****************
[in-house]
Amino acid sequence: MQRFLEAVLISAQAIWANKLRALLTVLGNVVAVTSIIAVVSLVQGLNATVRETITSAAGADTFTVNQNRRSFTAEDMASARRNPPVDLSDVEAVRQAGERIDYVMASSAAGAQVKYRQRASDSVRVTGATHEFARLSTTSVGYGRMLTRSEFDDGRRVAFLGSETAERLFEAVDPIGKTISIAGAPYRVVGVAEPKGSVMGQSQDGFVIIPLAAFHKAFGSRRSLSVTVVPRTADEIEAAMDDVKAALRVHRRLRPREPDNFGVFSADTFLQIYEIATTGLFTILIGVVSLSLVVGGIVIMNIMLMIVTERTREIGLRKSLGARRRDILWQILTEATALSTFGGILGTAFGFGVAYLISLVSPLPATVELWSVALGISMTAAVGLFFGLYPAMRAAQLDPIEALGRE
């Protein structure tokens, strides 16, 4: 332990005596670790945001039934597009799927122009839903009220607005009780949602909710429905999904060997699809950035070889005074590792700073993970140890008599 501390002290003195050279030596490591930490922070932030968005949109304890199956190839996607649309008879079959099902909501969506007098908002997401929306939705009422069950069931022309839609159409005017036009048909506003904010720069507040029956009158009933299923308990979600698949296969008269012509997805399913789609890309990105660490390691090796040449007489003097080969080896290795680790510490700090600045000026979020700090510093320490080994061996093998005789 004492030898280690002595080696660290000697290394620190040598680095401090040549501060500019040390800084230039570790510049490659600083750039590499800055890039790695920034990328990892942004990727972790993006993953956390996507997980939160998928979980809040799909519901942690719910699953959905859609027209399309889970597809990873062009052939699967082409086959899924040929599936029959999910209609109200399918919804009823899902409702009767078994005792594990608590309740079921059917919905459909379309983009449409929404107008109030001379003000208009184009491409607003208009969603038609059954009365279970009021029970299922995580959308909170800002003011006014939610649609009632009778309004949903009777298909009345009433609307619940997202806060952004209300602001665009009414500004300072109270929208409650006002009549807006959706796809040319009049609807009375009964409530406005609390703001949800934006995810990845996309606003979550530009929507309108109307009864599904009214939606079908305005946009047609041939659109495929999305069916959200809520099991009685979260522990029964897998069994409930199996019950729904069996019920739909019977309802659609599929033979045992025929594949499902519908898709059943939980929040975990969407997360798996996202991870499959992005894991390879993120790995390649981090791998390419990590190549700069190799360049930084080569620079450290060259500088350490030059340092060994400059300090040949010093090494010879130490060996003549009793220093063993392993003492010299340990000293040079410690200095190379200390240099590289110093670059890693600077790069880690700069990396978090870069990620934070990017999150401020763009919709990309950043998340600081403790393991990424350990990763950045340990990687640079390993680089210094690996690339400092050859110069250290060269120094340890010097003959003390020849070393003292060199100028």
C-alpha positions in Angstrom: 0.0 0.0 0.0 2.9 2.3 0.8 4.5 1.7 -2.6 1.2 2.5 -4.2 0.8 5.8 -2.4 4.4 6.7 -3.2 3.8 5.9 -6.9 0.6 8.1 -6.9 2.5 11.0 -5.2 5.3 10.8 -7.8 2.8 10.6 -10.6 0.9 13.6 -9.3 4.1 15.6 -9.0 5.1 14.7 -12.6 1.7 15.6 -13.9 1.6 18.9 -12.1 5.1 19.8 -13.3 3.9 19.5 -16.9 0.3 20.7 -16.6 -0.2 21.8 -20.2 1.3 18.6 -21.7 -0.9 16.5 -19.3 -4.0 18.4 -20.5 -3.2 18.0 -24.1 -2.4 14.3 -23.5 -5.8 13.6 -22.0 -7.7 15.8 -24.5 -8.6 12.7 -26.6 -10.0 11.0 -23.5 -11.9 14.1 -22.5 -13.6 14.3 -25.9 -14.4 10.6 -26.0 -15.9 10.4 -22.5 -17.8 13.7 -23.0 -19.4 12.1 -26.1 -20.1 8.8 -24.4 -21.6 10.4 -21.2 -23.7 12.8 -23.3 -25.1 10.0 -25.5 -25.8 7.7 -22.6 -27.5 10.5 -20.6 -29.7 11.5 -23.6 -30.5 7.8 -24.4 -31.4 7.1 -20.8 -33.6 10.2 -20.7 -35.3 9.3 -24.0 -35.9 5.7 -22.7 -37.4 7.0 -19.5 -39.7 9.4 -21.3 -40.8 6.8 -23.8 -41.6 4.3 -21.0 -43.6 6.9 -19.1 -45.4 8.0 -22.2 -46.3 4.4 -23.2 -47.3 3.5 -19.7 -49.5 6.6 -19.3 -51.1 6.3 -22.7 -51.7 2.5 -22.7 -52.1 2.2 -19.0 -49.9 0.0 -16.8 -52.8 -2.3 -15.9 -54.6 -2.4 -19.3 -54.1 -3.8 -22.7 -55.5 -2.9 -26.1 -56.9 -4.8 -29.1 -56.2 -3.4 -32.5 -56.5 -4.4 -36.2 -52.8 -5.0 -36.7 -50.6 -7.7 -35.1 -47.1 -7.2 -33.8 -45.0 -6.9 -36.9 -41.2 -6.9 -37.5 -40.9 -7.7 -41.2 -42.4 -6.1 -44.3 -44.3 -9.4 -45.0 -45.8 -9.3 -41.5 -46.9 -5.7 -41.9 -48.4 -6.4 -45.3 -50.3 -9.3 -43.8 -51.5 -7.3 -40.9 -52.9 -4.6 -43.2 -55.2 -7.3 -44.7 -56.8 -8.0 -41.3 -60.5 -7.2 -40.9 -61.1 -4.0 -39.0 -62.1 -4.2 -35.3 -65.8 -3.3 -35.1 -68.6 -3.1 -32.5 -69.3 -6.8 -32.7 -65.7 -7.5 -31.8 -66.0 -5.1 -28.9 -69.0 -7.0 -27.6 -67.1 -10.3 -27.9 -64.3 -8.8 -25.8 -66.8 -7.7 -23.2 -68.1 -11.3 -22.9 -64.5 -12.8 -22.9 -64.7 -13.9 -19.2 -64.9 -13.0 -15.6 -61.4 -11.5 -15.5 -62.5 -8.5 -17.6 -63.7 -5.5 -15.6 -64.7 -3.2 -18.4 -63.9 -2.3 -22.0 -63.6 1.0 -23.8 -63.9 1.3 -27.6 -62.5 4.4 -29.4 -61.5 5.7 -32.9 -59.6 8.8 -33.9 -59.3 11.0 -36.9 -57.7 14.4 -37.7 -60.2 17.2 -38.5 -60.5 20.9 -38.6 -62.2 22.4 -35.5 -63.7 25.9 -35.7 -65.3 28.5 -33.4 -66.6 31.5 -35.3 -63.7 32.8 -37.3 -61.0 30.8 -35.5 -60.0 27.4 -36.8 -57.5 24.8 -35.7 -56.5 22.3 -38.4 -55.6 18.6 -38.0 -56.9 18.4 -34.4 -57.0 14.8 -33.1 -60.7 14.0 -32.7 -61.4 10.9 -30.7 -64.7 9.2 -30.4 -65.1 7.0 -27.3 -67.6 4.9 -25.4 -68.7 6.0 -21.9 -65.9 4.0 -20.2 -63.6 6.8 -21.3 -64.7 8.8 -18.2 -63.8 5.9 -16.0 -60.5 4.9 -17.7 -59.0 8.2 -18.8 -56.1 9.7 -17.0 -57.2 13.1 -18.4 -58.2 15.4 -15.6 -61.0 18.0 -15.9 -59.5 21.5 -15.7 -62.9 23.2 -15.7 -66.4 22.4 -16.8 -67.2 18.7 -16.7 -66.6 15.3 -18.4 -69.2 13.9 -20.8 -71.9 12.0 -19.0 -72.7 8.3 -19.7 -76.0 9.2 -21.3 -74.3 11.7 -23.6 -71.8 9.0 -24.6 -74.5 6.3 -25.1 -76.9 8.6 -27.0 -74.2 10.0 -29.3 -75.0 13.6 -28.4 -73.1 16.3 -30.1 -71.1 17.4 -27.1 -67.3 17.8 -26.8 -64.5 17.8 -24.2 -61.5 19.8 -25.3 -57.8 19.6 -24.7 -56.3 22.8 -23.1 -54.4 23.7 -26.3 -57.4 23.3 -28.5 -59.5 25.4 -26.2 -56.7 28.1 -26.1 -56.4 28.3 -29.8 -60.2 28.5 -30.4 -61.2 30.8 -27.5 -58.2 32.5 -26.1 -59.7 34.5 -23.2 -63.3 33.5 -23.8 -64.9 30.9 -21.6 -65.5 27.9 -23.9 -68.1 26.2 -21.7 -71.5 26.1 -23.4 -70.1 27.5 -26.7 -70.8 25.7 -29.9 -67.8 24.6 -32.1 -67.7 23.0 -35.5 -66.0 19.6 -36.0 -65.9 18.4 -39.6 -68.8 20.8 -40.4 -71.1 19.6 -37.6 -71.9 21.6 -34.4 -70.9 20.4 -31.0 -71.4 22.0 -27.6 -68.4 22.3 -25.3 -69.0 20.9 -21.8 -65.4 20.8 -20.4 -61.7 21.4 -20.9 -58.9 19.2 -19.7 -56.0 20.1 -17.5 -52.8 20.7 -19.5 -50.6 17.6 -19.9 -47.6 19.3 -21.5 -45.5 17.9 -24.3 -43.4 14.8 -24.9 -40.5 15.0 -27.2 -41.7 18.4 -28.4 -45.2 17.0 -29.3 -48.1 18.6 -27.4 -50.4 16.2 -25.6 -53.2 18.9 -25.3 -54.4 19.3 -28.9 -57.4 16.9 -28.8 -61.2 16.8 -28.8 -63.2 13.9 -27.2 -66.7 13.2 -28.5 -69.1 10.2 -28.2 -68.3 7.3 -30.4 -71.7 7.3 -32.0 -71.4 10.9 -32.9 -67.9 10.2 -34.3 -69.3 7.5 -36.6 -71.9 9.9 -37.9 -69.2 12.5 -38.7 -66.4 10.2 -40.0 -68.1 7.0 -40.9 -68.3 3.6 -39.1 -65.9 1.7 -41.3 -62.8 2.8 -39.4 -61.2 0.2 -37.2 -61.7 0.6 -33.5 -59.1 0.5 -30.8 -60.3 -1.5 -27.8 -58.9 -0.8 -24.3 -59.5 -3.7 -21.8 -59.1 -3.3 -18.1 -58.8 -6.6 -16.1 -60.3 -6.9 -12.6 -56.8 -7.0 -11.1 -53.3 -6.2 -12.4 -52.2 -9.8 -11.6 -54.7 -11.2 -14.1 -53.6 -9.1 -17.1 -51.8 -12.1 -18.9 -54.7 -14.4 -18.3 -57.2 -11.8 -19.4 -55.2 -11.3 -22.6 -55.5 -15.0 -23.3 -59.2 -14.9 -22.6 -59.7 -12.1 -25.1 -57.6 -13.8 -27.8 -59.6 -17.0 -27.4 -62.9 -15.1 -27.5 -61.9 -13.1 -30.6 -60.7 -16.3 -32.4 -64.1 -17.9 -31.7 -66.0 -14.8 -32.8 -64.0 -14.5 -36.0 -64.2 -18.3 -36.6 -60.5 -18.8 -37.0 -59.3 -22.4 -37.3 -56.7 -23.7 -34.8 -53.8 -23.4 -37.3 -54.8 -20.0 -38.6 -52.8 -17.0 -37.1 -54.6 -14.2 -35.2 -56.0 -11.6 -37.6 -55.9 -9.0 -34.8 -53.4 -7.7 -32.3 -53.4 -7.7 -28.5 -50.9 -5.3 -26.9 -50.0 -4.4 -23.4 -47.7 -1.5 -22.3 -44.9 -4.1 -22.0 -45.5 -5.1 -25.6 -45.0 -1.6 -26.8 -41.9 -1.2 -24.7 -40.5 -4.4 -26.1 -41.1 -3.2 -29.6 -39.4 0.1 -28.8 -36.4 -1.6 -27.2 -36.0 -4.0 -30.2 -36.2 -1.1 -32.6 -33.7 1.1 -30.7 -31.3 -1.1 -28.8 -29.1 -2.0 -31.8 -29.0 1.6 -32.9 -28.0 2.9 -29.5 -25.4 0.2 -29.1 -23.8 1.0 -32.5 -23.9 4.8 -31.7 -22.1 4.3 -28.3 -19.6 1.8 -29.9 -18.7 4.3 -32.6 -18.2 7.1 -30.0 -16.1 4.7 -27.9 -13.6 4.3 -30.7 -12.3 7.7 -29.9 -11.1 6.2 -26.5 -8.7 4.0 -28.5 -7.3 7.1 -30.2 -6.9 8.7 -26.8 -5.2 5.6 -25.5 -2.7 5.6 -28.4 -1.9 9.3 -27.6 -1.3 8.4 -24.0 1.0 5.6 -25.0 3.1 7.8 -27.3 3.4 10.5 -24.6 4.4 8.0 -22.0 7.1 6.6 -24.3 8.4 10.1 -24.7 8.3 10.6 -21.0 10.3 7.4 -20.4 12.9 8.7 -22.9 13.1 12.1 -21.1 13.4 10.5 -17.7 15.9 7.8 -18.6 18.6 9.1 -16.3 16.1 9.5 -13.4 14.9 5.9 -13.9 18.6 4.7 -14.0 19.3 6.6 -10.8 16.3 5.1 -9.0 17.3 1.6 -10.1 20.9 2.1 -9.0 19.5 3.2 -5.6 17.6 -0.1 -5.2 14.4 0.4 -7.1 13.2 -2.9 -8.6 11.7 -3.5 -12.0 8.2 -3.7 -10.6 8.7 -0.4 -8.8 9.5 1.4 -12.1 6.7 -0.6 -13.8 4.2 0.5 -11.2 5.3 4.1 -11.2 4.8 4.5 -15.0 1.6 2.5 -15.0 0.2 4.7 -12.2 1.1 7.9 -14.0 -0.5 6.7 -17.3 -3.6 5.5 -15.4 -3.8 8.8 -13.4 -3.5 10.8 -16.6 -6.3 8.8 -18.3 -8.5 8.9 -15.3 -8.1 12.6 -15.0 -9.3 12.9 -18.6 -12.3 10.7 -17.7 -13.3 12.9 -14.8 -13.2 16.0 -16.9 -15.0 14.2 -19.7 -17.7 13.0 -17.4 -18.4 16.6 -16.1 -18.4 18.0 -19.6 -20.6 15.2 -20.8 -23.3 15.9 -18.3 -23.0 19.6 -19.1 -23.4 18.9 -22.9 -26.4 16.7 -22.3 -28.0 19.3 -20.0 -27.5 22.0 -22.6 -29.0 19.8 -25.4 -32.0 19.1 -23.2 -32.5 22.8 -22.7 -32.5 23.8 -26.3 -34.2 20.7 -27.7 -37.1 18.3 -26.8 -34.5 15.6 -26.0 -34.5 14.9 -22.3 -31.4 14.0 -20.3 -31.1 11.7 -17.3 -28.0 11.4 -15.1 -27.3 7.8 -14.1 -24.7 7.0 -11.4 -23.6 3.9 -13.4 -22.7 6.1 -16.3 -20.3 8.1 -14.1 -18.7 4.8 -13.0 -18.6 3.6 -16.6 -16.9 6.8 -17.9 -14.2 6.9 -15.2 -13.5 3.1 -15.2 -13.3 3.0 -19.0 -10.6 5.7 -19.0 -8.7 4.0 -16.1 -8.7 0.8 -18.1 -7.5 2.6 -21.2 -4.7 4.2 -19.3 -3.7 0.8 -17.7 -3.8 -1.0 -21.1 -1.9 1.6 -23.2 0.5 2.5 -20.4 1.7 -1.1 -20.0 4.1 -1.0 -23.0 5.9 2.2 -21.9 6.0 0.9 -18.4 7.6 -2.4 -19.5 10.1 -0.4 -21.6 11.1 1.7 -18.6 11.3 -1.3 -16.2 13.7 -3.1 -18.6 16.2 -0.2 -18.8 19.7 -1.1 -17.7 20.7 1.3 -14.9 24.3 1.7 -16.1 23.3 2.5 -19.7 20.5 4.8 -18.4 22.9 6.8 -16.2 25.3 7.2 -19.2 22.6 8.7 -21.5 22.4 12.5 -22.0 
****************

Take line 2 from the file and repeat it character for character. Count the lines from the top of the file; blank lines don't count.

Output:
Amino acid sequence: MQRFLEAVLISAQAIWANKLRALLTVLGNVVAVTSIIAVVSLVQGLNATVRETITSAAGADTFTVNQNRRSFTAEDMASARRNPPVDLSDVEAVRQAGERIDYVMASSAAGAQVKYRQRASDSVRVTGATHEFARLSTTSVGYGRMLTRSEFDDGRRVAFLGSETAERLFEAVDPIGKTISIAGAPYRVVGVAEPKGSVMGQSQDGFVIIPLAAFHKAFGSRRSLSVTVVPRTADEIEAAMDDVKAALRVHRRLRPREPDNFGVFSADTFLQIYEIATTGLFTILIGVVSLSLVVGGIVIMNIMLMIVTERTREIGLRKSLGARRRDILWQILTEATALSTFGGILGTAFGFGVAYLISLVSPLPATVELWSVALGISMTAAVGLFFGLYPAMRAAQLDPIEALGRE